National Transportation Safety Board Member Ellen Engleman Conners has asked President Bush to withdraw her nomination for a second term as chairman of NTSB.
In a letter she sent the president Wednesday, Dec. 7, Engleman Conners said she intends to focus on continuing to serve as an aggressive advocate for safety in her role as a Member of the Safety Board, according to an NTSB press release.
“I sincerely request your consideration to withdraw my nomination to serve a second term as chairman of the NTSB in order that I may focus on continuing to serve as an aggressive advocate for safety in my role as Member of the National Transportation Safety Board,” Engleman Conners wrote.
Engleman Conners became member and chairman of NTSB on March 24, 2003. Her term as member runs through 2007. Her two-year term as chairman, which requires separate Senate confirmation, expired in late March of this year. In April, President Bush nominated her for a second term as chairman.
In her letter, Engleman Conners pointed out that the seven months since her term as chairman expired gave her a unique perspective.
“My decision to focus on my role as a member of the National Transportation Safety Board is based in large part on the opportunity these last seven months have given me to serve without the additional demands of the chairmanship,” she wrote. “The NTSB’s role in safety advocacy is critical and I hope to aggressively pursue these responsibilities.”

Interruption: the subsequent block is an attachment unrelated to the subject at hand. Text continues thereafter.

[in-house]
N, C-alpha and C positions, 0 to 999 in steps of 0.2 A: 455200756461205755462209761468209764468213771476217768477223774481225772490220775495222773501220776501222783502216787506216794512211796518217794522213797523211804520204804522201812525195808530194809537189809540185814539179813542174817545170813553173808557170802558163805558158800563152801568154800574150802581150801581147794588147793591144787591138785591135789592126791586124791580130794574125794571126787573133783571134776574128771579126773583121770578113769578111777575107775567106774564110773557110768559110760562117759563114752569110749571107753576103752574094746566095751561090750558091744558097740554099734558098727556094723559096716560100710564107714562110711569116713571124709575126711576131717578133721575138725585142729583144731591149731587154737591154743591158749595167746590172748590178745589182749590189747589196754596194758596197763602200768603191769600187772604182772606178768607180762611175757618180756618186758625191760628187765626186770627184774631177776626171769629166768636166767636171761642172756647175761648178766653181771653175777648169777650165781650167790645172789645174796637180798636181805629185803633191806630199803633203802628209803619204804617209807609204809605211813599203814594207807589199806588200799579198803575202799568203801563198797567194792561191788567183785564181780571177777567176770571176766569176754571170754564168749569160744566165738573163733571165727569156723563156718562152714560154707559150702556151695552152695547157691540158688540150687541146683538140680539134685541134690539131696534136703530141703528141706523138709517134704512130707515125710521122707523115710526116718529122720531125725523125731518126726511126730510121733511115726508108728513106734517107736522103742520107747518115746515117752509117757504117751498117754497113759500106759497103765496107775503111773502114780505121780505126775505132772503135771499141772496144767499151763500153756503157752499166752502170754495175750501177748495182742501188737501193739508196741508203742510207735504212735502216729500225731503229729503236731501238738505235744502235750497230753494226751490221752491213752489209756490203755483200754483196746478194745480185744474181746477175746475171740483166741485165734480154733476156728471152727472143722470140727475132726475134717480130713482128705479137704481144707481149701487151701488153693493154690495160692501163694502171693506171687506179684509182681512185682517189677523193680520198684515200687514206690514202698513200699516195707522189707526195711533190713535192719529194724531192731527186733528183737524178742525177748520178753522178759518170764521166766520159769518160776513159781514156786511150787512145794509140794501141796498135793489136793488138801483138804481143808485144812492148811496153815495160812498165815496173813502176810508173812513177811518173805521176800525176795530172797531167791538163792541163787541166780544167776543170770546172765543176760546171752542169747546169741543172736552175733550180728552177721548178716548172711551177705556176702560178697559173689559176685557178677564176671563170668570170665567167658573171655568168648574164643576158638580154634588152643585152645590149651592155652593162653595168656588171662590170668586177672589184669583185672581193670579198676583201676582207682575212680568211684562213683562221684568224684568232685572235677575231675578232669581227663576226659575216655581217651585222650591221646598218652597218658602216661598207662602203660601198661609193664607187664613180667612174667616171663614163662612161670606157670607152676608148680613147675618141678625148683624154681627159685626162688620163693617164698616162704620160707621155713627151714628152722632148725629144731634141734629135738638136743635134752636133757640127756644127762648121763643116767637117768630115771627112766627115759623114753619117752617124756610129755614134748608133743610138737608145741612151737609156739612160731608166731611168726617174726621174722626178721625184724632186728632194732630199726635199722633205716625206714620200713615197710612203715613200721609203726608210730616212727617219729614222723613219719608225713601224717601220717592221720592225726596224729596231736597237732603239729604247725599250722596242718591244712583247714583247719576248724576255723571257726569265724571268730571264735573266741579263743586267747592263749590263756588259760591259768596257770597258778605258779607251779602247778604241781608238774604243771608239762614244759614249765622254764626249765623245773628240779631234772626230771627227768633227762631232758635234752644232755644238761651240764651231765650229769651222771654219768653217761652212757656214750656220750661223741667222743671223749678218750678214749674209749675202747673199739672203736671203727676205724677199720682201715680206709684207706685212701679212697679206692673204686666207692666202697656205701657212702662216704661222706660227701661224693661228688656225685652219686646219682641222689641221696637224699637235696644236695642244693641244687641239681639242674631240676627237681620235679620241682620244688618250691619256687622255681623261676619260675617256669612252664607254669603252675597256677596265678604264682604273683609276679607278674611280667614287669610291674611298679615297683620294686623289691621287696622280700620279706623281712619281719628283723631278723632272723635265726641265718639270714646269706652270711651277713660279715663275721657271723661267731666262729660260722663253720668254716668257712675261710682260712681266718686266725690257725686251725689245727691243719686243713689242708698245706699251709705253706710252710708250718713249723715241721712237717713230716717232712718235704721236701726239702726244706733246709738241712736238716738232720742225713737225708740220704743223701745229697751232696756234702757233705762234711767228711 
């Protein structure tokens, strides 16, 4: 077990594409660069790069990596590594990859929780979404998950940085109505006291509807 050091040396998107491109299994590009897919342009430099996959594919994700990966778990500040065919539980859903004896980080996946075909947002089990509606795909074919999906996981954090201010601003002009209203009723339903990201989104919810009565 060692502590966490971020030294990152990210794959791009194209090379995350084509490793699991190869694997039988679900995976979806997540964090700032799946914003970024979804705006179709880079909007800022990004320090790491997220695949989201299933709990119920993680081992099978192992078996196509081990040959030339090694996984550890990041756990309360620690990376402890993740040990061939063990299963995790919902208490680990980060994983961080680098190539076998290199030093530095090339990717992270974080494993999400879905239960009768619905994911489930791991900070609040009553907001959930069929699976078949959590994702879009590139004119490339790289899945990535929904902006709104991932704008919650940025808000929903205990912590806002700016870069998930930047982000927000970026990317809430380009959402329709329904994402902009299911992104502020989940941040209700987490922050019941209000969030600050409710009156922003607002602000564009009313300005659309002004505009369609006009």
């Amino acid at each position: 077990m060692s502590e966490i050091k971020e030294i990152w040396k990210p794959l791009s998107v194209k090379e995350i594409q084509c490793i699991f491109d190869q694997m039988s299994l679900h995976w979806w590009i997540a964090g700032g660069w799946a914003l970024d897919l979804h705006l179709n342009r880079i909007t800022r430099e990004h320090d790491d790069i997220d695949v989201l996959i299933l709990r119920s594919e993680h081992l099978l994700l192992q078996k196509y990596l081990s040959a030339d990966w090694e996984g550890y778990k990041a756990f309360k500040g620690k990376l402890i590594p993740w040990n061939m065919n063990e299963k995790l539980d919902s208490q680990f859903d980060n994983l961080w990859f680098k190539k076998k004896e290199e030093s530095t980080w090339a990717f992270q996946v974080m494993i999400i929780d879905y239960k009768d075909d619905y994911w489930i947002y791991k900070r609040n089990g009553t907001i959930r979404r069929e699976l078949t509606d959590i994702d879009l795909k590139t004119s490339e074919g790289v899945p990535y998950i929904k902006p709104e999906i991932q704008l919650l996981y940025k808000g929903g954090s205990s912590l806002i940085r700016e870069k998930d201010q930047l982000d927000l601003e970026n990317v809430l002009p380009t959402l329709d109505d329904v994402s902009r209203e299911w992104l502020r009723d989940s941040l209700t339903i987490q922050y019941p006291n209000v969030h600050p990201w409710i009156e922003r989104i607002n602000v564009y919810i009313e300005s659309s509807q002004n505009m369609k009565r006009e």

Among issues Engleman Conners wants to focus her attention on as a member of NTSB is the impact on people accidents have.
“During my service at the NTSB, I have traveled to many accident sites – spoken to transportation accident victims’ families and witnessed the loss of life and property that transportation accidents cause,” she wrote. “I renew my personal promise to each of these victims and their families each and every time – that I will do my utmost to ensure that another family does not suffer the same loss.”
According to the release, Engleman Conners highlighted her accomplishments as chairman in cutting unnecessary expenditures during a time of limited budgets, expanding the availability of board products such as Webcasting public meetings, and working to implement recommendations in the letter. Most importantly, she noted that the current number of unimplemented recommendations is less than 800, the lowest number since 1975.